Garner system 600 may include a network-enabled computer system and/or devices including various modules such as a gamer data storage module 604 and an input/output module 602. The input/output module 602 contains various hardware and software components to allow gamer system 600 to interact with gaming system 500 over network 700. The input/output module 602 may include various hardware and software components, such as, for example, a repeater, a microwave antenna, a cellular tower, or another network access device capable of providing connectivity between to different network mediums. The input/output module 602 may be capable of sending or receiving signals via network 700. Moreover, the input/output module 602 may provide connectivity to one or more wired networks and may be capable of receiving signals on one medium such as a wired network and transmitting the received signals on a second medium such as a wireless network. Data storage 604 may utilize a redundant array of inexpensive disks (“RAID”), tape, disk, a storage area network (“SAN”), an internet small computer systems interface (“iSCSI”) SAN, a Fibre Channel SAN, a common Internet File System (“CIFS”), network attached storage (“NAS”), a network file system (“NFS”), or other computer accessible storage. In one or more embodiments, data storage 604 may be a database, such as an Oracle database, a Microsoft SQL Server database, a DB2 database, a MySQL database, a Sybase database, an object oriented database, a hierarchical database, or other database. Data storage 604 may utilize flat file structures for storage of data.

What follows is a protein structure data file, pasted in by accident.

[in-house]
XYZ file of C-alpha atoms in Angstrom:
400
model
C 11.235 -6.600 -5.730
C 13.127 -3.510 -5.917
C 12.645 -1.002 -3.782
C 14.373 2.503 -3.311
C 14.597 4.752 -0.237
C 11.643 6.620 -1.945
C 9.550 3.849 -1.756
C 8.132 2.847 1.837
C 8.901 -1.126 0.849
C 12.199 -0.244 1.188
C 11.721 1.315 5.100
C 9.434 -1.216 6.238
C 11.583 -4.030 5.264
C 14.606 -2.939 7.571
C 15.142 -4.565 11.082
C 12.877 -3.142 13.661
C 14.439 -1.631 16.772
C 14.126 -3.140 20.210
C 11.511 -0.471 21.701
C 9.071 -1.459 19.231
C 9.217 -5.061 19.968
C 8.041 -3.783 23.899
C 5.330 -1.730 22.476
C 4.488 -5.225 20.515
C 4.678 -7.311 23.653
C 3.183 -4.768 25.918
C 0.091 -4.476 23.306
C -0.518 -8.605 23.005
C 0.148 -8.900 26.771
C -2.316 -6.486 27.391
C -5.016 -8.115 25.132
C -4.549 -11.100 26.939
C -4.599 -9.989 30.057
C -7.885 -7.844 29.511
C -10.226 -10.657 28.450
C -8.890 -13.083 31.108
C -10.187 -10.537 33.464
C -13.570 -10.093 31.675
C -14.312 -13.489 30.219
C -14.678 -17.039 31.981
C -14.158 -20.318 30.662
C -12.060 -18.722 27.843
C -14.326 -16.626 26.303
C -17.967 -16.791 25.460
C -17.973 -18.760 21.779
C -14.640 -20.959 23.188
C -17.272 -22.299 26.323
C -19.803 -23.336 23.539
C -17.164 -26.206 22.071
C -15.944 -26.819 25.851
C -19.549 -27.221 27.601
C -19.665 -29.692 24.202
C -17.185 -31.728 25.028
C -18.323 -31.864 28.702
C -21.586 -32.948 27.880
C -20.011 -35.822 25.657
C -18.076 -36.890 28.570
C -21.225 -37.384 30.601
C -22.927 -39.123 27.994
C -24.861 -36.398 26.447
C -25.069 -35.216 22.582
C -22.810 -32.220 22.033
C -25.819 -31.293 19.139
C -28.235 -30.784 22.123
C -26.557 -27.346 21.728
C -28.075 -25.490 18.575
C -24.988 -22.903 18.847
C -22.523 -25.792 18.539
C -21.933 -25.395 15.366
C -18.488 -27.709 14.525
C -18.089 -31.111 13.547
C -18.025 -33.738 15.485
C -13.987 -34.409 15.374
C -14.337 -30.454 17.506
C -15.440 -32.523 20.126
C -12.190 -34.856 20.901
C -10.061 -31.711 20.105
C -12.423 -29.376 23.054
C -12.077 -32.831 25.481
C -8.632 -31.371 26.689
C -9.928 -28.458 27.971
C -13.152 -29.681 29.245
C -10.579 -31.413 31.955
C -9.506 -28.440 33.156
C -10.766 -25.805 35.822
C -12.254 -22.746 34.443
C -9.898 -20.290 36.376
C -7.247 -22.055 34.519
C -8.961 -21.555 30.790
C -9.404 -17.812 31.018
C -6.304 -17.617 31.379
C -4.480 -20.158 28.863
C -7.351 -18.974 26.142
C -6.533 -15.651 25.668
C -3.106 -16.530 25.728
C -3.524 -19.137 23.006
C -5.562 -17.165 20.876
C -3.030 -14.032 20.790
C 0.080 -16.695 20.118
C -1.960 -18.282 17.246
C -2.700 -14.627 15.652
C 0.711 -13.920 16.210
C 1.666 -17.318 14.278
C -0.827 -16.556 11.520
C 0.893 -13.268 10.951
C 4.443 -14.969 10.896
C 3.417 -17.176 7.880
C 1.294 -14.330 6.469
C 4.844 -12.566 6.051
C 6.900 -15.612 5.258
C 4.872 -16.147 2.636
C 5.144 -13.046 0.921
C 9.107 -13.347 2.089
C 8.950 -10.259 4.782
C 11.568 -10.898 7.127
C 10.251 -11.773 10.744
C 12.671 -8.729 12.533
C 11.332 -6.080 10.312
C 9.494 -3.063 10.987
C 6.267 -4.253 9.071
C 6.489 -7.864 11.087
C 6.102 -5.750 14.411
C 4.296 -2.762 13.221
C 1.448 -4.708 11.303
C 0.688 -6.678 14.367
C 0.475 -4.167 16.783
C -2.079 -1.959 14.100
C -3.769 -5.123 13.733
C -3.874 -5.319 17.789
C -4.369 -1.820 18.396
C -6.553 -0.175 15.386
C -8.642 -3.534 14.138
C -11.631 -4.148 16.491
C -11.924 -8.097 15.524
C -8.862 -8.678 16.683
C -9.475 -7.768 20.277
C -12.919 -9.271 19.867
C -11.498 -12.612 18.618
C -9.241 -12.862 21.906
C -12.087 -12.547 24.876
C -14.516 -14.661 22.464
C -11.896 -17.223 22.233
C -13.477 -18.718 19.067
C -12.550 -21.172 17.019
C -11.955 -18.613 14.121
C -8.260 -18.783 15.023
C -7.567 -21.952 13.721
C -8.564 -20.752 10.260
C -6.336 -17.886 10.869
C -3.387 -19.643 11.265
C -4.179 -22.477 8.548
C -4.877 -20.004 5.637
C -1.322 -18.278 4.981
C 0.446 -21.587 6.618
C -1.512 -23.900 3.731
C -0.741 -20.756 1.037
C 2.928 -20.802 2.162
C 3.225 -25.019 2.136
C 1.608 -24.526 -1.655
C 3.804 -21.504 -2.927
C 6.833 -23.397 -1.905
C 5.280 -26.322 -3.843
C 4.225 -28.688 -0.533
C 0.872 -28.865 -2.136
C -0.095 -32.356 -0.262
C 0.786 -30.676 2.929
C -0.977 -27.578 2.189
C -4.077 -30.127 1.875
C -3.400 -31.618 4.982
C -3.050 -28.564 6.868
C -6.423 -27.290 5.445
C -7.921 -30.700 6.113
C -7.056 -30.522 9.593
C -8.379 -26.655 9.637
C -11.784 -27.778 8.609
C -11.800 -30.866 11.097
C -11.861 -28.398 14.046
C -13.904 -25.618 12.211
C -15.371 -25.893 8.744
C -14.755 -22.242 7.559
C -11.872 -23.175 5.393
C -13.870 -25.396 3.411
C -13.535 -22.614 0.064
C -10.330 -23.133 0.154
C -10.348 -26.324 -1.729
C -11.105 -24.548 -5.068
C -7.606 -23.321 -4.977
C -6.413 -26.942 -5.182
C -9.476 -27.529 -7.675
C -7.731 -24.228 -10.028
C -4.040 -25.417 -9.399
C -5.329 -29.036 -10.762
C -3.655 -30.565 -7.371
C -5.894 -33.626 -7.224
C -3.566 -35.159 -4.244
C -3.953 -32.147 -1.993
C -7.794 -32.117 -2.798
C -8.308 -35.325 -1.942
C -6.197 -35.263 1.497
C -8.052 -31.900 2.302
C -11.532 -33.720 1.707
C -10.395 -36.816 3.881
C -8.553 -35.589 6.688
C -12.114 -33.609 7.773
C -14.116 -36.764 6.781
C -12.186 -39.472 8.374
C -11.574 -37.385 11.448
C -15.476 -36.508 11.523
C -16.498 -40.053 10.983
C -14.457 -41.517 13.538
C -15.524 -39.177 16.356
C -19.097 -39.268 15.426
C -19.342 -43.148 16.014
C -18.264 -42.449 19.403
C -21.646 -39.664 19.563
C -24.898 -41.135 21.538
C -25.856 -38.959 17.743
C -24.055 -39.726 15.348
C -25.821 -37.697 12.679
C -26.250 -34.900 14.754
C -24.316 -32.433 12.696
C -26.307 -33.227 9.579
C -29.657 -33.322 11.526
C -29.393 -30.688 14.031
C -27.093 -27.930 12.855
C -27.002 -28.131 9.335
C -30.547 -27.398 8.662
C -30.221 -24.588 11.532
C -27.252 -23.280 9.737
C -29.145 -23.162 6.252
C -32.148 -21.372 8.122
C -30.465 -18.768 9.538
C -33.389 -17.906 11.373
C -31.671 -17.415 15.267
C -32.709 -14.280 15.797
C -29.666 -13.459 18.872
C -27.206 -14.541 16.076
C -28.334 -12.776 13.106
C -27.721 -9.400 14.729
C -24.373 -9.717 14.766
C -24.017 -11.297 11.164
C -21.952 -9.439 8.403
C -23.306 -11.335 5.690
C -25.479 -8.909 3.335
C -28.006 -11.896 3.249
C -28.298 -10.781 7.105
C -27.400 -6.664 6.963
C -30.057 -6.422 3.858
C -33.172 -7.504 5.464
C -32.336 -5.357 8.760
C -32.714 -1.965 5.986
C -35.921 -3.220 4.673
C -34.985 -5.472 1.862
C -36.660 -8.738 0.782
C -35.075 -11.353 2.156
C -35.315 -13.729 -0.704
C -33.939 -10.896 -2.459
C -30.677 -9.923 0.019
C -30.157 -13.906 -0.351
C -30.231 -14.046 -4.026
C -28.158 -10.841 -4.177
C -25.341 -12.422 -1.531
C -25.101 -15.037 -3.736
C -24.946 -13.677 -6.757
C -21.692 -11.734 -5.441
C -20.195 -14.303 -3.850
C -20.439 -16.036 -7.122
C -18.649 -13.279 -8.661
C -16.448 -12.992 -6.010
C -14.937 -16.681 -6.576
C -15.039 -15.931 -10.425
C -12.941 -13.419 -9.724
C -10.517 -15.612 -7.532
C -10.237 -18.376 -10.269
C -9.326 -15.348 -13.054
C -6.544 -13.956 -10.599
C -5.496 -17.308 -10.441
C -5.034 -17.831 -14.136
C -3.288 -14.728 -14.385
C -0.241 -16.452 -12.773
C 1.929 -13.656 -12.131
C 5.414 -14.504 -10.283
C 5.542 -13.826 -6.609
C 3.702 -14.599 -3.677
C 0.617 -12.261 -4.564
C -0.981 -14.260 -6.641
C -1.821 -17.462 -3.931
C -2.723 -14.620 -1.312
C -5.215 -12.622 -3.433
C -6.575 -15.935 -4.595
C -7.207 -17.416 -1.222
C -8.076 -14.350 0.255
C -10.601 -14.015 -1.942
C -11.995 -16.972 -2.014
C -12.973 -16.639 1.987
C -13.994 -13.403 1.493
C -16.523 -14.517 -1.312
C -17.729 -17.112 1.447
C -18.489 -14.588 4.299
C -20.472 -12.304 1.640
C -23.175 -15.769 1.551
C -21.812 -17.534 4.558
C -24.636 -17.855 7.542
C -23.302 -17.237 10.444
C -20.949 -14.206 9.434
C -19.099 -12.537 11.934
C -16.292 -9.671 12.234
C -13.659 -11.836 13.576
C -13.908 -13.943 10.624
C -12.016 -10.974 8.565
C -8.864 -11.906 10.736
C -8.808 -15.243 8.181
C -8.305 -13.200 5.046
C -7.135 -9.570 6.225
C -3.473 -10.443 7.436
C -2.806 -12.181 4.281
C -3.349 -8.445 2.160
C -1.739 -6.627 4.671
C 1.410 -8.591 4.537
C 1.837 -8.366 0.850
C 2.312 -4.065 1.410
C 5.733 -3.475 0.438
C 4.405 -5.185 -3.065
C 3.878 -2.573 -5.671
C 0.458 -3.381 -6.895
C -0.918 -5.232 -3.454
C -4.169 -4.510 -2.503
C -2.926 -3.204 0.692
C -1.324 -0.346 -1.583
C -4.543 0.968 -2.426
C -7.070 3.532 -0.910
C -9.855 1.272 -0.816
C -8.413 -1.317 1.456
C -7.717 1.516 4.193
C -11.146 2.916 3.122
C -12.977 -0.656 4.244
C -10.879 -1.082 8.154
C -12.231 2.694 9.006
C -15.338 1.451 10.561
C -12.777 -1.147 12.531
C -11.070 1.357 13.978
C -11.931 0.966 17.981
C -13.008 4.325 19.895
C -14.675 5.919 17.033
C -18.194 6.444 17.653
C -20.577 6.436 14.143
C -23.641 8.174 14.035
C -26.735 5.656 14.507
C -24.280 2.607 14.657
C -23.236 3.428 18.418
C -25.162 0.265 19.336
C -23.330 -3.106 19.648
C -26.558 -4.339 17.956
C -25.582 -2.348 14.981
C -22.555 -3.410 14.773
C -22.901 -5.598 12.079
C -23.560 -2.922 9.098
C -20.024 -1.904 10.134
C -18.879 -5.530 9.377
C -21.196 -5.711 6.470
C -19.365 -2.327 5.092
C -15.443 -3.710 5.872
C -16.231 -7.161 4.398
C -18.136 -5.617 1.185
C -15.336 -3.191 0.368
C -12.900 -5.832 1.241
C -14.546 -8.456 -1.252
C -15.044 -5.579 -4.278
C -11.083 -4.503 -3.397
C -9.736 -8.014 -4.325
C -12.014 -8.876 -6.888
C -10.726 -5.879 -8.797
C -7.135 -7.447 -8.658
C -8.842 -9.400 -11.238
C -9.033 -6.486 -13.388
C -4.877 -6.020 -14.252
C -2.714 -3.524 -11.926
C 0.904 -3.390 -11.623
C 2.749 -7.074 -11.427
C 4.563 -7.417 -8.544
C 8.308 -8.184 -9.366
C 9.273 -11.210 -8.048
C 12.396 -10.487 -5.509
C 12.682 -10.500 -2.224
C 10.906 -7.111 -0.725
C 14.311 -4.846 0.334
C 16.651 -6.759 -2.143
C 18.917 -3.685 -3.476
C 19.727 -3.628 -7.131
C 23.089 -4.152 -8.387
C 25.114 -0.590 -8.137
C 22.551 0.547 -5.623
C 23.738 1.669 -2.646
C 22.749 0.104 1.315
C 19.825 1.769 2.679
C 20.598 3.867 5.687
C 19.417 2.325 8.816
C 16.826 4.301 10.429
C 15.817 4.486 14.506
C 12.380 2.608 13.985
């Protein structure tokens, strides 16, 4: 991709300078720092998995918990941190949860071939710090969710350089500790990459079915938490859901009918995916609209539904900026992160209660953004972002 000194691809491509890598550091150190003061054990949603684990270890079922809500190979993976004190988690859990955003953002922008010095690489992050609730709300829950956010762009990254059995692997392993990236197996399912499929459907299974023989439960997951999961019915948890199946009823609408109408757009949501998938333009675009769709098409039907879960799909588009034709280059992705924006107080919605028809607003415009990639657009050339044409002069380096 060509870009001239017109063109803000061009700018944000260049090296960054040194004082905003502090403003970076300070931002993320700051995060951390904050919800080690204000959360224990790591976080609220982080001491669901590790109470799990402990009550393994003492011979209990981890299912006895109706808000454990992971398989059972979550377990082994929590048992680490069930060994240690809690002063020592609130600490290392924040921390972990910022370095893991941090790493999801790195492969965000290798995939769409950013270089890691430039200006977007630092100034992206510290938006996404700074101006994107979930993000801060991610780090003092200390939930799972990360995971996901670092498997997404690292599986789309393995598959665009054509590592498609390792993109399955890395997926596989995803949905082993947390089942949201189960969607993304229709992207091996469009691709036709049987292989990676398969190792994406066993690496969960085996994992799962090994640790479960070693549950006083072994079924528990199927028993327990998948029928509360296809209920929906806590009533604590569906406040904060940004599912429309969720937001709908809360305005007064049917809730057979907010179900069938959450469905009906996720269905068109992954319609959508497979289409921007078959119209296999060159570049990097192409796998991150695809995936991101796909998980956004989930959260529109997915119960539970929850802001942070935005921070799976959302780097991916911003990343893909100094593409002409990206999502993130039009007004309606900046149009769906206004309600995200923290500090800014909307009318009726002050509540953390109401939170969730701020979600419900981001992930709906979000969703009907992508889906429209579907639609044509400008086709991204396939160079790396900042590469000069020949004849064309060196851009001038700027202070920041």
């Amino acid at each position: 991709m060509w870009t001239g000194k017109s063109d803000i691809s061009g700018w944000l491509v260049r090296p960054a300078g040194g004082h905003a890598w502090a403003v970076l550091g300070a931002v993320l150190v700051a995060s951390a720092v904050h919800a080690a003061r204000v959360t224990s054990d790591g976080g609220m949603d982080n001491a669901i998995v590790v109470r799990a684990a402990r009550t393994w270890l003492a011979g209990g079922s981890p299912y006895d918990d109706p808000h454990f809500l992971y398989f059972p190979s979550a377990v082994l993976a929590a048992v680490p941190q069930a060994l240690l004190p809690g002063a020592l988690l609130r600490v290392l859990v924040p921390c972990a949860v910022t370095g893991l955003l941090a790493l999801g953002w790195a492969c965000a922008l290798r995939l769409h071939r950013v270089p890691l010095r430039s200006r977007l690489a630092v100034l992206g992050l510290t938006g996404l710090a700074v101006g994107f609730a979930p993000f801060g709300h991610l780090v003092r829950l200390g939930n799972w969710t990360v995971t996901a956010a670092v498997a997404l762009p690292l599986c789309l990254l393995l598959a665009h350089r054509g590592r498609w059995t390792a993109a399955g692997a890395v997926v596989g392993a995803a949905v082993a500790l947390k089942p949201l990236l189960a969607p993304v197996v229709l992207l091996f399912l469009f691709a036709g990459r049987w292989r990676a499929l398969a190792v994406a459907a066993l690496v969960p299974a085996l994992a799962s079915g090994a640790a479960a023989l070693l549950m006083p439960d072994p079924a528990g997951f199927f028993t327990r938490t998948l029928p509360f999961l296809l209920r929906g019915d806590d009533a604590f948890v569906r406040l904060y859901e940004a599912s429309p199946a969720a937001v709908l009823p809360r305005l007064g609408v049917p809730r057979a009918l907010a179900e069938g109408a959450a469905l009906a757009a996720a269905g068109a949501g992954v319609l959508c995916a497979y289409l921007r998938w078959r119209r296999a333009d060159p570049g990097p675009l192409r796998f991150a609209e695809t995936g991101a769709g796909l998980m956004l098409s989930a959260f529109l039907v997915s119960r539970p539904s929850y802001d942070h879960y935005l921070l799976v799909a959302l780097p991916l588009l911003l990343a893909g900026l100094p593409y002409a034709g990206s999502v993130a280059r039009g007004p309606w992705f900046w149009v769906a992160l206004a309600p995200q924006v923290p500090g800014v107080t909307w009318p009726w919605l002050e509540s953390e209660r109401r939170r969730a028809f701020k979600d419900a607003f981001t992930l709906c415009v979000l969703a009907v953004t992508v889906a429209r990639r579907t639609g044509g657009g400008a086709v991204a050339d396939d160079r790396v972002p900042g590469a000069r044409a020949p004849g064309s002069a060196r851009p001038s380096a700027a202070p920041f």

• [0032]
    FIG. 2 illustrates a flowchart illustrating socially motivated multiplayer game creation by a game event author according to a particular embodiment. A gaming system 500 may be accessed via the World Wide Web, as seen in step 100. The author, which may be a gamer using gamer system 600, then in step 110 may specify a series of details, which may include one or more of the following: the global goal value for the event, the date and time it is first visible in the client, the date and time that the event opens for participation, the date and time that the event ends, the maximum number of times a single person can participate in it, the entry fee (if any) for participation, and other game specific values. Also, the authors may use a template from a previous event that contains setup data, which may be stored in and retrieved from data storage 504. When using this approach, as seen in step 110 a, the date information may be calculated based upon relative dates to what the author enters, while determining the other dates via delta differences. Once the event has been created, the author may edit any of the values and/or add files to the event to be downloaded to the client, or gamer system 600. This is step 120.
  • [0033]